This subversion of user trust is just the first level of trouble, however. The digital certificate installed for the fake CA by Lenovo is identical across all the laptops it shipped, and it had an easily cracked password, allowing the retrieval of the certificate’s private key. Robert Graham of Errata Security demonstrated in a post the straightforward procedure he went through to obtain the password and the key.
With that private key, hackers can sign their own certificates that appear entirely valid to any affected Lenovo laptop, allowing MitM attacks. Criminals, governments, and vandals now have several points of attack they can make against affected laptop owners.
On a local network, an attacker could use any of multiple forms of attack to redirect a laptop user’s traffic through a malicious server, including spoofing a local hotspot or Wi-Fi network’s name (“evil twin”), or poisoning the local (ARP) or remote (DNS) network lookups on the same network to redirect traffic.
Security researcher Matthew Green, a professor at Johns Hopkins University, says, “This requires you to make fake access points, which is more work, but could easily work in dense areas like a typical Manhattan Starbucks.” He notes that a hotspot login is required for Comcast’s Xfinity and other networks, allowing easy interception of valuable user credentials that are typically reused elsewhere.
Outside of a local network, groups that engage in phishing—sending email or messages to get someone to visit a malicious website—have another tool in their arsenal of respectability. Some users do look to signs of security in a browser that indicate SSL/TLS (a lock, a blue bar, and so forth), and this would allow phishers to show those signs.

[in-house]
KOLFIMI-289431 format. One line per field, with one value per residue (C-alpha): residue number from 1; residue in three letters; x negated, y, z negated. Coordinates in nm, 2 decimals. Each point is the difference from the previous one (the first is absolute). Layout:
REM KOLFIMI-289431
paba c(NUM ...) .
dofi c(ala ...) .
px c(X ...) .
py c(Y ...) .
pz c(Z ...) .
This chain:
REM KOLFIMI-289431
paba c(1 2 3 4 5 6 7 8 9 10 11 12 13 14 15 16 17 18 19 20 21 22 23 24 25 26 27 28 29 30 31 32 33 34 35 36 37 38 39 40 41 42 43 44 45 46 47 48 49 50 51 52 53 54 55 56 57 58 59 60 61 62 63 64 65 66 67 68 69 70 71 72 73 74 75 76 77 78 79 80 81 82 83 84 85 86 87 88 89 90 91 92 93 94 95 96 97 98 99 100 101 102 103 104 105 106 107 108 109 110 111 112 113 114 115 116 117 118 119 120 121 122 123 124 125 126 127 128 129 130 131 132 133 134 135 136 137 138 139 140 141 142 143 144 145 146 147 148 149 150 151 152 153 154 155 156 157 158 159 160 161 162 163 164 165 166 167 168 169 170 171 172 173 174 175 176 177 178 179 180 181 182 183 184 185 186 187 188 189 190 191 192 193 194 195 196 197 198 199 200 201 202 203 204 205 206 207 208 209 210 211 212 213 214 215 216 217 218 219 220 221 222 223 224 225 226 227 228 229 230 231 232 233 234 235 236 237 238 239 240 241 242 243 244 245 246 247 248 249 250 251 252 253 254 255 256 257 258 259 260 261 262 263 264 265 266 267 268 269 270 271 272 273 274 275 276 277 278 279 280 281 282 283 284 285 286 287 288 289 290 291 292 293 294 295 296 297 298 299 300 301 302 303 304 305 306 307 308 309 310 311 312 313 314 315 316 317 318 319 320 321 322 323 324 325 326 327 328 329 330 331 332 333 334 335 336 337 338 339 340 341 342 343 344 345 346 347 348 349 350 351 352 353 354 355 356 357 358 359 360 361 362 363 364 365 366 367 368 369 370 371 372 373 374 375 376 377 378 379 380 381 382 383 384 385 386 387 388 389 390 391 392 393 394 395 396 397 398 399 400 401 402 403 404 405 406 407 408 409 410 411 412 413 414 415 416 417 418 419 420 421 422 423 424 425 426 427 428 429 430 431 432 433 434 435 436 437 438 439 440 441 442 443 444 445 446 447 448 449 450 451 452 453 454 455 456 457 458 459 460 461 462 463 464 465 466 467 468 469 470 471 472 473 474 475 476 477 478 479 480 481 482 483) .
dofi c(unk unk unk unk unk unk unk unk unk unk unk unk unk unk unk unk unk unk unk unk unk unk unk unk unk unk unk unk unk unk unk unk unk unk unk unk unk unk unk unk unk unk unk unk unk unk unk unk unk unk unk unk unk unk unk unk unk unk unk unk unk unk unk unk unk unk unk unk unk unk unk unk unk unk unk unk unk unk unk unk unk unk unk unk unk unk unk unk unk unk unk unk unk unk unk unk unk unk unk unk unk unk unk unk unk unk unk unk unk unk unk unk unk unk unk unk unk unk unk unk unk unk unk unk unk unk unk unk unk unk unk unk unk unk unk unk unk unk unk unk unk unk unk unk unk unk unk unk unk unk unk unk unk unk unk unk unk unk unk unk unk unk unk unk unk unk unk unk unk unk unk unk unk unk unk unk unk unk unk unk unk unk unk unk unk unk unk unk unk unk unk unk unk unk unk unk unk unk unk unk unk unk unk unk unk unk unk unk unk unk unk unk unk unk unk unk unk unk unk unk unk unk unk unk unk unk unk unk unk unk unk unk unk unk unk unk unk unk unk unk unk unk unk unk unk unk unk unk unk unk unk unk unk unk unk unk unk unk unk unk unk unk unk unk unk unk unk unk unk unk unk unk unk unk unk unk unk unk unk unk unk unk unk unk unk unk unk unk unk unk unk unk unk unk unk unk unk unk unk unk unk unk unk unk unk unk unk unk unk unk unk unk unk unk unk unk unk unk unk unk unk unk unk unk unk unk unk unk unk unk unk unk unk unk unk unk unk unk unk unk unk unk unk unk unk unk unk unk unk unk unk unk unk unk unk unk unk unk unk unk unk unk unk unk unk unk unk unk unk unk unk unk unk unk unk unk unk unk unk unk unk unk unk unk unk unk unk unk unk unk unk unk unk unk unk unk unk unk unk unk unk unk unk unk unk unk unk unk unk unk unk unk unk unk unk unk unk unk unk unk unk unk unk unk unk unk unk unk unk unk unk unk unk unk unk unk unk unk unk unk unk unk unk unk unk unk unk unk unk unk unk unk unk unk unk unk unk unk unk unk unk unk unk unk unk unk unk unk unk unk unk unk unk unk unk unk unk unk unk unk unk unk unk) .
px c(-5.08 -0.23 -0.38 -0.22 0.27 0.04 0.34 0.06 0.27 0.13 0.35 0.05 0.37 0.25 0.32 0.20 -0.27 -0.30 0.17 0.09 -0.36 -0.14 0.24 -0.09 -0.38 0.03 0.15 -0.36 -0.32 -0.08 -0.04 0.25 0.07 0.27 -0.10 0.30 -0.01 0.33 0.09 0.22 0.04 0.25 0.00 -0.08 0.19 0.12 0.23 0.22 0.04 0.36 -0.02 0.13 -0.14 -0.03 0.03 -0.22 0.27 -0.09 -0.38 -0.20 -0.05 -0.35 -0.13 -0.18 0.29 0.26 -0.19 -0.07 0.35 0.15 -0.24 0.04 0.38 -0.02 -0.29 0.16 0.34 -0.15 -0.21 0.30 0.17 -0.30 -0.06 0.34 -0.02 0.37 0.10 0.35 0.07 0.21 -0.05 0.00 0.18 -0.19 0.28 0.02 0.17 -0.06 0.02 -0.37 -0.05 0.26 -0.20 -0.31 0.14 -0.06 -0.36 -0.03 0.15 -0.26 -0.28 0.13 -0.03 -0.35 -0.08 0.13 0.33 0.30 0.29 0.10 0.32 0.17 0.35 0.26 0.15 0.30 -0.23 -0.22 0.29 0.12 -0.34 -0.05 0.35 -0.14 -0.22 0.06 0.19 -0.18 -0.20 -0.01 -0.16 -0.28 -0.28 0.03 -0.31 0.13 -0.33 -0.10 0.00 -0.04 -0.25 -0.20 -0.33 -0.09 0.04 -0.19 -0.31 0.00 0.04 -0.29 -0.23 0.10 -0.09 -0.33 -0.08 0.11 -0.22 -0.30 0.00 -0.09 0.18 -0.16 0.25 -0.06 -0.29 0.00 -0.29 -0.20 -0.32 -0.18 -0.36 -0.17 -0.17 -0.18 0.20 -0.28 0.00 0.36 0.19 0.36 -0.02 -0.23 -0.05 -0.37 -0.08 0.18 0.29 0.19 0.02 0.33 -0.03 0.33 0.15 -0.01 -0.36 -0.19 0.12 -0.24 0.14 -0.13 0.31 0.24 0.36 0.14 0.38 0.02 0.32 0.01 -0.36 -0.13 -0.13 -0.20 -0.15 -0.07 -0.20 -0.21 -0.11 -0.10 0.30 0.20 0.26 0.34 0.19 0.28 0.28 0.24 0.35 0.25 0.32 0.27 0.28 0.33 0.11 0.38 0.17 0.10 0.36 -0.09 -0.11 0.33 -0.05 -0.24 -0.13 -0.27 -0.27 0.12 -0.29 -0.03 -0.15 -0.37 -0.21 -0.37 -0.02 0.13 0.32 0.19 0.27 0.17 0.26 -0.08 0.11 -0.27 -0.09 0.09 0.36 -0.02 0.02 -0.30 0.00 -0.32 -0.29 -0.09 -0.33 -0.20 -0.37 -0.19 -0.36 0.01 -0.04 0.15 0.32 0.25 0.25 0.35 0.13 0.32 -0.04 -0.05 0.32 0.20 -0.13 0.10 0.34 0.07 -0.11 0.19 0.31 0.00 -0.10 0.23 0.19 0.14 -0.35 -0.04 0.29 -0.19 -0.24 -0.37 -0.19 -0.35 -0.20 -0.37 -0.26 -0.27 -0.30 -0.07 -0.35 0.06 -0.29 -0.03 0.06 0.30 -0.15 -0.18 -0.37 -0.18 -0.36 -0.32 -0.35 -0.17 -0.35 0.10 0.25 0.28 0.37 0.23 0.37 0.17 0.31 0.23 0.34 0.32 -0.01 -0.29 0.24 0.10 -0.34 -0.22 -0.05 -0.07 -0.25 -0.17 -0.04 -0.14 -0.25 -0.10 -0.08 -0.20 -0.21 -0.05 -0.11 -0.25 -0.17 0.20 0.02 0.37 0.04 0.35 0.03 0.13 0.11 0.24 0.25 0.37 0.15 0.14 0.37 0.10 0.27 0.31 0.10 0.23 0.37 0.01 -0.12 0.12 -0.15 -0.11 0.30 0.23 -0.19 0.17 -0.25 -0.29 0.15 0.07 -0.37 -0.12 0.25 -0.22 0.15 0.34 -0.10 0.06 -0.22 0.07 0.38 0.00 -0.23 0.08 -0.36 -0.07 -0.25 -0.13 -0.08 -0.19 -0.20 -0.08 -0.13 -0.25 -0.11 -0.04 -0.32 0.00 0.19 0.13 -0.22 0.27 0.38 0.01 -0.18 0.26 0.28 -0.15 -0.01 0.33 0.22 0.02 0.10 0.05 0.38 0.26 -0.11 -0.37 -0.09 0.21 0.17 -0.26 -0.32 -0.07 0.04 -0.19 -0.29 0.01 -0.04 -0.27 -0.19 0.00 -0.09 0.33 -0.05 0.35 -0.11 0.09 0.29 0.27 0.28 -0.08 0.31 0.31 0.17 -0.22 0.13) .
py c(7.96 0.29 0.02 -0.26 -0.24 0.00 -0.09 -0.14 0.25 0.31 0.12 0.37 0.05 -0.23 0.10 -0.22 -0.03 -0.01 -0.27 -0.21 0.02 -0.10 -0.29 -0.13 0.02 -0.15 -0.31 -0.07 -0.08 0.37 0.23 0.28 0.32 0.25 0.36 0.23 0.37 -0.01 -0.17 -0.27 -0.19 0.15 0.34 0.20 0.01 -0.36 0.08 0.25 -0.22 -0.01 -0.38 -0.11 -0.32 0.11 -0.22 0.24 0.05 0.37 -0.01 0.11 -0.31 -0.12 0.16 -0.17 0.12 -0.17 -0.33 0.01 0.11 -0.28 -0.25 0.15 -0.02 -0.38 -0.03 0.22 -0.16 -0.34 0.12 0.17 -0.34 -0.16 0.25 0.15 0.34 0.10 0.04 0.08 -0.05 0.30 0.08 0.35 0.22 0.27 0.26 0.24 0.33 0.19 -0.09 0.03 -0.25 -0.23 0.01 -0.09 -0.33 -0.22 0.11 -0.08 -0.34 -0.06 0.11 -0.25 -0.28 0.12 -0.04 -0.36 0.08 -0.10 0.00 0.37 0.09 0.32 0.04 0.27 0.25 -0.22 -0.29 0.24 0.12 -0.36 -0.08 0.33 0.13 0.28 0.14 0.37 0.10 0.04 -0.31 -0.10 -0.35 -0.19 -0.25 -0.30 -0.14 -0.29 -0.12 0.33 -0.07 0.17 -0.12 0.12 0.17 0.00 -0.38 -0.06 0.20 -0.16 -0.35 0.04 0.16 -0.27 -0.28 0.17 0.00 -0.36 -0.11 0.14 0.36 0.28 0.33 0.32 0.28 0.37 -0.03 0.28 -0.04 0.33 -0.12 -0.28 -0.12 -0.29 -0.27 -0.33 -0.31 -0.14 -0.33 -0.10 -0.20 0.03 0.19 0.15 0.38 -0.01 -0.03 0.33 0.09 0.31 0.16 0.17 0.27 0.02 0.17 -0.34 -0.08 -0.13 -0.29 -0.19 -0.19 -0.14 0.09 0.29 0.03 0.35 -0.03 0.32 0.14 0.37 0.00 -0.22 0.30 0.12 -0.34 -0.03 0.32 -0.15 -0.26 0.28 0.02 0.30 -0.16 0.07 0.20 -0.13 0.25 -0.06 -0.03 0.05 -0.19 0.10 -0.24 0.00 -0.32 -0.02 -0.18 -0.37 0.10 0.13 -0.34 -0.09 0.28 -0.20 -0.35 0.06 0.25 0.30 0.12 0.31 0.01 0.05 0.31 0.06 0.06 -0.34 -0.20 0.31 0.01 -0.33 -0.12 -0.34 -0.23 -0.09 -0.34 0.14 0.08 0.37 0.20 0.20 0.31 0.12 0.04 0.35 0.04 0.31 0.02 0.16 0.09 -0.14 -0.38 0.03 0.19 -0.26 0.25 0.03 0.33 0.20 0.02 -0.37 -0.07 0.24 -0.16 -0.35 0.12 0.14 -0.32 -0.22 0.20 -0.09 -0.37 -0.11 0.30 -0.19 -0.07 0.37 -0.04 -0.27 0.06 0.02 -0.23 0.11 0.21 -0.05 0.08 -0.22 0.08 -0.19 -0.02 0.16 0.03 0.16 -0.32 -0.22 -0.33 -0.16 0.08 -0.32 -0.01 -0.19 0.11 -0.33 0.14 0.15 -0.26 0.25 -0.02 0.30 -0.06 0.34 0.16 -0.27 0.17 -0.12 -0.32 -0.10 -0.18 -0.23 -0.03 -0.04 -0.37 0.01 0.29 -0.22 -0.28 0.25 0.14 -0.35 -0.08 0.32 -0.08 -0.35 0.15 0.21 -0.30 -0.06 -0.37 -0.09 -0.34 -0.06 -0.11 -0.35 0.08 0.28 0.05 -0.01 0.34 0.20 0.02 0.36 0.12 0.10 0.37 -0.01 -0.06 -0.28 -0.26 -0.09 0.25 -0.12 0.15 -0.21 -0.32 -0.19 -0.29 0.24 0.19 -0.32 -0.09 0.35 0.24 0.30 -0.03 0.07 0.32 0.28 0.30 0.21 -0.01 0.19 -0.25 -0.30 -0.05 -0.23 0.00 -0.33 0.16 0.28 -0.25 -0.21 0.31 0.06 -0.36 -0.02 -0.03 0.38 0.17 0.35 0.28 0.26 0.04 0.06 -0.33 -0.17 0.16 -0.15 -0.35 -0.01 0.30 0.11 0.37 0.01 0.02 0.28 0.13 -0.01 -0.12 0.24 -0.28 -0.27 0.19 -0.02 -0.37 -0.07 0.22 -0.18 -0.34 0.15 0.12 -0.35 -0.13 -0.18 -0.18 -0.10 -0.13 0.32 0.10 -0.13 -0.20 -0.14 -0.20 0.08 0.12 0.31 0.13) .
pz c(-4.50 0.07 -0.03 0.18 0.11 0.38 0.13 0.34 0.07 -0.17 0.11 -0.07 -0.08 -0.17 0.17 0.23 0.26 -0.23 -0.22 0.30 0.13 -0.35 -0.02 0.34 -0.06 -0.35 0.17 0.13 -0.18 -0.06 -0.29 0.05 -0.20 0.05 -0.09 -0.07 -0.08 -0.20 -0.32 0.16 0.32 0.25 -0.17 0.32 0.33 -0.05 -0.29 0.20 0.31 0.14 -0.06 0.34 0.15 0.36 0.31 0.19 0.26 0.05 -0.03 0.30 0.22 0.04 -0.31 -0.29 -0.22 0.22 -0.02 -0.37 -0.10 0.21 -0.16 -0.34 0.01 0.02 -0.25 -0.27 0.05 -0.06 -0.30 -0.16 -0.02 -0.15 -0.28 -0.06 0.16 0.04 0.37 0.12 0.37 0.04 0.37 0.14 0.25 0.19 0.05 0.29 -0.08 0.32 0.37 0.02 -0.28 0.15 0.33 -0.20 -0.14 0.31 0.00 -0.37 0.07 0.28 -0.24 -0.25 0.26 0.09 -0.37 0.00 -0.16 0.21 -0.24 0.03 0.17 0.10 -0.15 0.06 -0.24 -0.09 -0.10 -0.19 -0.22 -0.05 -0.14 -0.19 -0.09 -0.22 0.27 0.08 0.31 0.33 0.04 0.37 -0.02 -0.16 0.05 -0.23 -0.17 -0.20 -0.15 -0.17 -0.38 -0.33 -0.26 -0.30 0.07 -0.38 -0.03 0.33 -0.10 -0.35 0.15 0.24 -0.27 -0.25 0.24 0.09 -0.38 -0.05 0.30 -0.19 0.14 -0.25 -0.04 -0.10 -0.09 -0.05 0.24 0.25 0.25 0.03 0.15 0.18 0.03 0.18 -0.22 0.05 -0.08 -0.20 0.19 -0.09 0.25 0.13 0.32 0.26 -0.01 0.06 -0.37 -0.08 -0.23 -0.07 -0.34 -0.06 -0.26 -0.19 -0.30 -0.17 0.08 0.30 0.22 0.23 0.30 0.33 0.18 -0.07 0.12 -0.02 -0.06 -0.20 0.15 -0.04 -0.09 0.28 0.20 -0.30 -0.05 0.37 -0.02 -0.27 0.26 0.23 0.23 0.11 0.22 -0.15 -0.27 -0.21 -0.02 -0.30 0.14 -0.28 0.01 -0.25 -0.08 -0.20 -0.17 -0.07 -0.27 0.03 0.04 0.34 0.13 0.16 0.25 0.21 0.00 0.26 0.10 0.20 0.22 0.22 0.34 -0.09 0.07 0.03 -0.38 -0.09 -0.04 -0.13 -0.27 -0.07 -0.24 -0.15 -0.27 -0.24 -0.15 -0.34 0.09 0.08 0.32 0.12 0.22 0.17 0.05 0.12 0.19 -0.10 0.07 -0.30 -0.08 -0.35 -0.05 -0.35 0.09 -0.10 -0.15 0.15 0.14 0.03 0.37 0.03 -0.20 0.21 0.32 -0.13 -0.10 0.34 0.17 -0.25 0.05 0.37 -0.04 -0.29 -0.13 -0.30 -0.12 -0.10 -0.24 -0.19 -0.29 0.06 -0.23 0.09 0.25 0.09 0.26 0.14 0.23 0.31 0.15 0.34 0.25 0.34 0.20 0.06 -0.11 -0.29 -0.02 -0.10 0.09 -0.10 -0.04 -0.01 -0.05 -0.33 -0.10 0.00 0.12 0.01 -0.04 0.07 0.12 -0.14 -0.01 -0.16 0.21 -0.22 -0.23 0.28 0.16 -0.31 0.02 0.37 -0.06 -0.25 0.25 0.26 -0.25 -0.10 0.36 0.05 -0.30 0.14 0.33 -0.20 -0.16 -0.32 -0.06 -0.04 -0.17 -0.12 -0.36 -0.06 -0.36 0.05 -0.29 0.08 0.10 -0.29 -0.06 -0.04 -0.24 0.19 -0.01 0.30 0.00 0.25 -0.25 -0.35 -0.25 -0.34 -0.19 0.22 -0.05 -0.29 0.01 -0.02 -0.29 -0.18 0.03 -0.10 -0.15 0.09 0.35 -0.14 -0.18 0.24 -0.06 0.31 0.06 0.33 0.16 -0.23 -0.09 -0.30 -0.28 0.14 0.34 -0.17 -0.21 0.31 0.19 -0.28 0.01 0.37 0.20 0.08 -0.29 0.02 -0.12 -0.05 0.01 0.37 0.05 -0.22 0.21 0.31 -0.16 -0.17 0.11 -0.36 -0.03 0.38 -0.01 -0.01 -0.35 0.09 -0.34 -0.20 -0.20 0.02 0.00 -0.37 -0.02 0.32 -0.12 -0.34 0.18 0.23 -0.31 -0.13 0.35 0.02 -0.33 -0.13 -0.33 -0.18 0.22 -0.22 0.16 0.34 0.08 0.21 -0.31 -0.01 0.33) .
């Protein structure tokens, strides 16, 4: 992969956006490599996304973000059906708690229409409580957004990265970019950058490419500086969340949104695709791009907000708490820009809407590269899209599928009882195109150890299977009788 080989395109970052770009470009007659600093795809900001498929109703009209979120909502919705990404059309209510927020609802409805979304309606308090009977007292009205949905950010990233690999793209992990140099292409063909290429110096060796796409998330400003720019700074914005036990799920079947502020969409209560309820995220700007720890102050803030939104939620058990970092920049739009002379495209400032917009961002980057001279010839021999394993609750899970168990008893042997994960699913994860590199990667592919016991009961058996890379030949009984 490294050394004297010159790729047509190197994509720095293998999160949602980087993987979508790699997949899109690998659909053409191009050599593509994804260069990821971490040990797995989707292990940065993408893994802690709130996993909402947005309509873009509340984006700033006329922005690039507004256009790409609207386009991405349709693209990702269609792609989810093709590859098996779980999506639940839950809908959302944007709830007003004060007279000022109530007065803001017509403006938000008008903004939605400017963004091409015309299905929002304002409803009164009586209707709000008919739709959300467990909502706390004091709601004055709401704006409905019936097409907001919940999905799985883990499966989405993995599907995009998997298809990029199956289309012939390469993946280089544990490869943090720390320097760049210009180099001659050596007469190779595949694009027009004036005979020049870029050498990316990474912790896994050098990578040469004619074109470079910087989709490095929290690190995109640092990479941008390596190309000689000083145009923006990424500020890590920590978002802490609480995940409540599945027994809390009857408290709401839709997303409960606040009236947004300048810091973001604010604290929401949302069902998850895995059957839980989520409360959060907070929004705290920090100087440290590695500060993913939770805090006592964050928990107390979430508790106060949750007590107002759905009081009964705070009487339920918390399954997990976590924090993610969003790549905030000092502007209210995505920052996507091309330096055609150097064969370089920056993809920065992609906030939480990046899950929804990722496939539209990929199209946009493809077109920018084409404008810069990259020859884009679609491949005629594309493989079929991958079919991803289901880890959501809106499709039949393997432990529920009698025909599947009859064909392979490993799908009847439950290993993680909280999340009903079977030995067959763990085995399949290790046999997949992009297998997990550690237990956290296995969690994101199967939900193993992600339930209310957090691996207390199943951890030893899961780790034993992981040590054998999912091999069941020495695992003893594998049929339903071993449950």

It’s unclear whether illegitimate Windows updates could be pushed remotely, but the potential for locally pushed malicious software is clear, as those updates are signed by a certificate that can be spoofed with one signed using the Superfish CA.
Eckersley of EFF notes, “This represents such a profound breach of trust by Lenovo against their customers that I suspect a lot of people will be reevaluating their decisions to purchase ThinkPad computers.” The Federal Trade Commission (FTC) may also have a stake, as it intervenes when consumer privacy rules are violated or misrepresentations are made, which could be the case here.
Because Lenovo preinstalls Windows on its PCs, this breach also has implications for Microsoft. We asked the Redmond company to comment, and are still waiting to hear whether it wants to chime in.
This has the potential to become as severe and industry-changing an issue as Sony BMG’s rootkit scandal in 2005, in which that music company installed copy-protection malware into Windows. In its posted statement, Lenovo said at one point that there was no basis for any security concerns, then deleted that to focus entirely on the advertising and privacy issues. It will have to own up, and soon.